It’s the devotion to God or creation. It doesn't matter how God or the highest is defined.
Be it a personal deity or a universal princip
Made up of the two words prana ("life energy") and Ayama ("expansion, control"; i.e.: "control over life energy") Pranayama includes the various breathing exercises of yoga.
With the help of the breathing exercises we learn to consciously perceive and control our breath again - and thus activate our life energy and get it flowing. When we calm our breath, we also calm our minds. Pranayama is the conscious connection of breath and mind.
In Pratyahara, the senses are turned inwards the connection of the mind and senses is severed.
They no longer react to external stimuli. The spirit is no longer nourished from the outside. The senses rest – they focus on the inside. It is turning the attention inwards. Today's people are so externally oriented that an inner view seems almost impossible, but can certainly be worked out in a disciplined manner.
Concentration, Dharana, means focusing the mind on a single point. During Dharana, the mind becomes calm, balanced, and steady.
You willingly focus your attention on one object, perceiving only that and trying to block out everything else. In Dharana, you make an effort to keep the object of concentration in your mind and observe everything closely.
Dharana is meant to prepare you for meditation. Only a calm mind is open to new, perhaps spiritual, experiences.
THE ACCOMPLISHED STATE OF MEDITATION
Patanjali comments on this in his Yoga Sutra:
“Fixing the mind in one place is the concentration (Dharana). The constant flow of a single idea there is meditation (dhyana).” (3.1-2)
Dhyana is the discipline of true meditation. In this state, higher dimensions are revealed and the yogi gains glimpses of the Absolute. The experiences cannot be described in words.
Dharana the concentration is to be seen as a preliminary stage to the actual meditation. Without concentration and one-pointedness of mind, meditation can never be attained.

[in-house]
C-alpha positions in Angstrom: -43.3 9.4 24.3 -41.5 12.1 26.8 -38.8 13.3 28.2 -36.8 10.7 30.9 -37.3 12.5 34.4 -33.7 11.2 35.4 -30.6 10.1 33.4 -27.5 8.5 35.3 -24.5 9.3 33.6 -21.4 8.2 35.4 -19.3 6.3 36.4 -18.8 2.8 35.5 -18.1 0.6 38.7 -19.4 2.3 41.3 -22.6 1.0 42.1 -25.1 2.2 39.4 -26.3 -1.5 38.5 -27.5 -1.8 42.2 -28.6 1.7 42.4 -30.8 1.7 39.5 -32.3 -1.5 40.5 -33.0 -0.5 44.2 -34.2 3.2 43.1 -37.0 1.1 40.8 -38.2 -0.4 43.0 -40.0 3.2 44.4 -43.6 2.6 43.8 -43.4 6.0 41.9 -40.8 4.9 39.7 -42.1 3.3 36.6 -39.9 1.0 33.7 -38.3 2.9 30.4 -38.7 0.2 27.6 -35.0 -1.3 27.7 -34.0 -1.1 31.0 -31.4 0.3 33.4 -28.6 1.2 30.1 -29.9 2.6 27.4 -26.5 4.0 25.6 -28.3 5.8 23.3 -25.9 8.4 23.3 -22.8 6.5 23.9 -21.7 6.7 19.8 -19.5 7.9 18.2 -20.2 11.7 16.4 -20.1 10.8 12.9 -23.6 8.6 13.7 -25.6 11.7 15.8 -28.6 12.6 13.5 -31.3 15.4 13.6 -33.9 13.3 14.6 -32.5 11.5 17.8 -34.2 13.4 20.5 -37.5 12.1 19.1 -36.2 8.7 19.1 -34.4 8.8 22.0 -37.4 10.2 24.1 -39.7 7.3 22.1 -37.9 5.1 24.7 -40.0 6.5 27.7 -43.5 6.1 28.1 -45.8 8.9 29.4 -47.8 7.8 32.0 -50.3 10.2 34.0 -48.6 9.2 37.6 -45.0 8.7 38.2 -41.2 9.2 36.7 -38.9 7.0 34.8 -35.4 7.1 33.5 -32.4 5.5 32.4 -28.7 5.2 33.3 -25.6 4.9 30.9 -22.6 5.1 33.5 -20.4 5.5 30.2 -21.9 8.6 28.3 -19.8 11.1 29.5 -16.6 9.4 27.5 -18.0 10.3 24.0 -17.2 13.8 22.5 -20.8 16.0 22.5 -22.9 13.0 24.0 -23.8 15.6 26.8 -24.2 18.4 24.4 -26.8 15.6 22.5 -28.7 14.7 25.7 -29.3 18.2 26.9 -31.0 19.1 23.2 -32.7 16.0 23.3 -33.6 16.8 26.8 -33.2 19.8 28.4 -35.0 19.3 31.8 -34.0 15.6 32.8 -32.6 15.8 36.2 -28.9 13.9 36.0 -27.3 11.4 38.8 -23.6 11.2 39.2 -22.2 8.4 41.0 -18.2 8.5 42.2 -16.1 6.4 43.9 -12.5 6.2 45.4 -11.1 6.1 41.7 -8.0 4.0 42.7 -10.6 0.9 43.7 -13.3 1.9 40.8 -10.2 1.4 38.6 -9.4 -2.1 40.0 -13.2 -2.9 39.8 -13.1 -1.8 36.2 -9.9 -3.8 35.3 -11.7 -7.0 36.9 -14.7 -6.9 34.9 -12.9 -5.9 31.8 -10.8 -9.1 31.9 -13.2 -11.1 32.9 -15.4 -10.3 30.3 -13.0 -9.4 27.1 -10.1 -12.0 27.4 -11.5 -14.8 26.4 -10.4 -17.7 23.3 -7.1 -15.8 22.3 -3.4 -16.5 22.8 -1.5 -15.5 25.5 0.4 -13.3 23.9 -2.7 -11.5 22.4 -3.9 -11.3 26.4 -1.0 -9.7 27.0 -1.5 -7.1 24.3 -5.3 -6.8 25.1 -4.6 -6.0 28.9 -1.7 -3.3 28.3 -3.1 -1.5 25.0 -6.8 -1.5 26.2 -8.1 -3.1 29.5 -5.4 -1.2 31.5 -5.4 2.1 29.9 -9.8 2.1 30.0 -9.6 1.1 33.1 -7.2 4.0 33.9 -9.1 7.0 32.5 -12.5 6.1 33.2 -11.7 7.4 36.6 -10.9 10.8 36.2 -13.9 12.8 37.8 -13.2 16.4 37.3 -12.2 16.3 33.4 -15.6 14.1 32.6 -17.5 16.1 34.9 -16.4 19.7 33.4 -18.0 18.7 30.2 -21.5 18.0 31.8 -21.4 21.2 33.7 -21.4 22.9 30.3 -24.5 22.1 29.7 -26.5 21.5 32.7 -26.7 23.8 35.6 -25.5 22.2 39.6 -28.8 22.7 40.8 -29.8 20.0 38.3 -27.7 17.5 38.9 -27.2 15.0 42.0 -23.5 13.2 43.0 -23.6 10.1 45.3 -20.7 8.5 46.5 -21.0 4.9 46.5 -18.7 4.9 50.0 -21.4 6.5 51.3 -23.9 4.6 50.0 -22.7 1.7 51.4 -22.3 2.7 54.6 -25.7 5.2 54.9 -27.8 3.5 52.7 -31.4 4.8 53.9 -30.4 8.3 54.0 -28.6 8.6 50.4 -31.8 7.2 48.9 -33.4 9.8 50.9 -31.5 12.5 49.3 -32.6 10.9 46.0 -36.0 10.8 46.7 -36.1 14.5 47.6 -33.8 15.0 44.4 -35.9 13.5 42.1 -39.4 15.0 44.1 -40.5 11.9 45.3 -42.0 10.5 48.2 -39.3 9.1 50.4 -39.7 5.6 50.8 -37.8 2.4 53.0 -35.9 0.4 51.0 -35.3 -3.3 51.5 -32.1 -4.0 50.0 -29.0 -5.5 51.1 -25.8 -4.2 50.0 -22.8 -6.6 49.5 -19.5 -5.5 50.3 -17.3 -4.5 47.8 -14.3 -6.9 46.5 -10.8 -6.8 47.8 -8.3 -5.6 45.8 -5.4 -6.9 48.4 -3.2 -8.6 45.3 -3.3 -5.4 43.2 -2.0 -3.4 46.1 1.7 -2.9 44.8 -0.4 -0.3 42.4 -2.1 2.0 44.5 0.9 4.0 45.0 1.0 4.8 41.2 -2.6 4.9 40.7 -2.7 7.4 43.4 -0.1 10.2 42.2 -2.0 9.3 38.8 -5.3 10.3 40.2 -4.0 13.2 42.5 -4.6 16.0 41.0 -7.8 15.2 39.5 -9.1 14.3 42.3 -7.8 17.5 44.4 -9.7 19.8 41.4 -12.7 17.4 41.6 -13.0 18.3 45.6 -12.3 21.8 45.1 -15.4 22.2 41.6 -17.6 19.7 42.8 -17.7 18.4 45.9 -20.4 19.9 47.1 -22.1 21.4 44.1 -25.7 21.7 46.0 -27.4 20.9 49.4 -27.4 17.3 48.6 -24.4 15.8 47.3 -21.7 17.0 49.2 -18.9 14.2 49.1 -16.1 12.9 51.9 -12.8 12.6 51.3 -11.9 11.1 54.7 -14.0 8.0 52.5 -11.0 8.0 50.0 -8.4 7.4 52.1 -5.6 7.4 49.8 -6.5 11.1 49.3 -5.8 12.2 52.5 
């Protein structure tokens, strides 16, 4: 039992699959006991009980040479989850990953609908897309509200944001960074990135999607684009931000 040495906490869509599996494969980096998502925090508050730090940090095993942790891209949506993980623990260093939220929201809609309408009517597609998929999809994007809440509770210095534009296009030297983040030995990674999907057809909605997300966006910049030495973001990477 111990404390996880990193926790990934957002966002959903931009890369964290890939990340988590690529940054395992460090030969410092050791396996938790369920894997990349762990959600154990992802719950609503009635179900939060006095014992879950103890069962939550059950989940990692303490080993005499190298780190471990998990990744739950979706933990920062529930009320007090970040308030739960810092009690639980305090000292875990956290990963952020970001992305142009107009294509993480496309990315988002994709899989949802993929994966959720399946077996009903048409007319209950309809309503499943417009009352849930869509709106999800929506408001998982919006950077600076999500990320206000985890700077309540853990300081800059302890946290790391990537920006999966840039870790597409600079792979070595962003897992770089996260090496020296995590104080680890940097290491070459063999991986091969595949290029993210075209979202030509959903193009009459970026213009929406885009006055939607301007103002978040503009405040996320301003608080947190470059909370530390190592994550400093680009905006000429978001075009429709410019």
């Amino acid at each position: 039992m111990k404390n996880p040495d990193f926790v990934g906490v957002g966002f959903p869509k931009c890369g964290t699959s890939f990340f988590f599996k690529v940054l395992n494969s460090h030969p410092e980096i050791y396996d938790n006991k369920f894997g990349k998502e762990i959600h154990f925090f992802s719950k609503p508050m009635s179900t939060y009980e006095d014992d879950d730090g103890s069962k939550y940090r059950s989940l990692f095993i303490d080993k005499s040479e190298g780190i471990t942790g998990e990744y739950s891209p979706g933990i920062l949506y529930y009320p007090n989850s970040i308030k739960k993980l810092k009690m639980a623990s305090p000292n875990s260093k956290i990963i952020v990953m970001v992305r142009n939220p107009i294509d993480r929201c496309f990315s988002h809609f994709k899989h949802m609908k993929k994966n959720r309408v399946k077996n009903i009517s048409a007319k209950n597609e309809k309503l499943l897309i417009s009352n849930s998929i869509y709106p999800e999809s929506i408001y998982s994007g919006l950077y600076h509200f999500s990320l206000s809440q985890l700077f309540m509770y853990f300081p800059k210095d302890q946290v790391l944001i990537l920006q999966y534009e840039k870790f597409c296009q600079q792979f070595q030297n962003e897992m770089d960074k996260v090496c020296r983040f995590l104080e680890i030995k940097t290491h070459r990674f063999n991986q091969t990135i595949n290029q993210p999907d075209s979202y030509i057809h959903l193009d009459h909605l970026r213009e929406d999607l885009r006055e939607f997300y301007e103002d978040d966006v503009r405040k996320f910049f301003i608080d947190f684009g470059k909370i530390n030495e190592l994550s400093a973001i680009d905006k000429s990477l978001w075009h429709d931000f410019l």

In the conscious state of meditation, concentration is no longer required and only clarity remains. The mind has come to rest and no longer produces thoughts.
Samadhi is the state of absolute bliss - the supreme goal of a life of yoga.
It is pure consciousness, the experience of unity, and the knowledge of omniscience.
In samādhi, the mind merges completely with the object of meditation. All attributes that make up an individual personality disappear. Nothing stands between the object and the spirit. He becomes one with him. It is the immersion in which there is no longer any individual identity.
A feeling of oneness with everything arises.
You probably know one of the most popular yoga symbols, the lotus flower. It is often depicted with eight leaves, as these symbolize the 8 aspects of the 8-fold path of yoga. All of this shows that asanas are only a small part of the larger concept of yoga. Yoga is not just a practice on the mat. Yogi*nis should always practice yoga in everyday life away from the yoga mat. For example, you can ensure that not only your own inner life is at peace, but also the ones around you and stand up for others.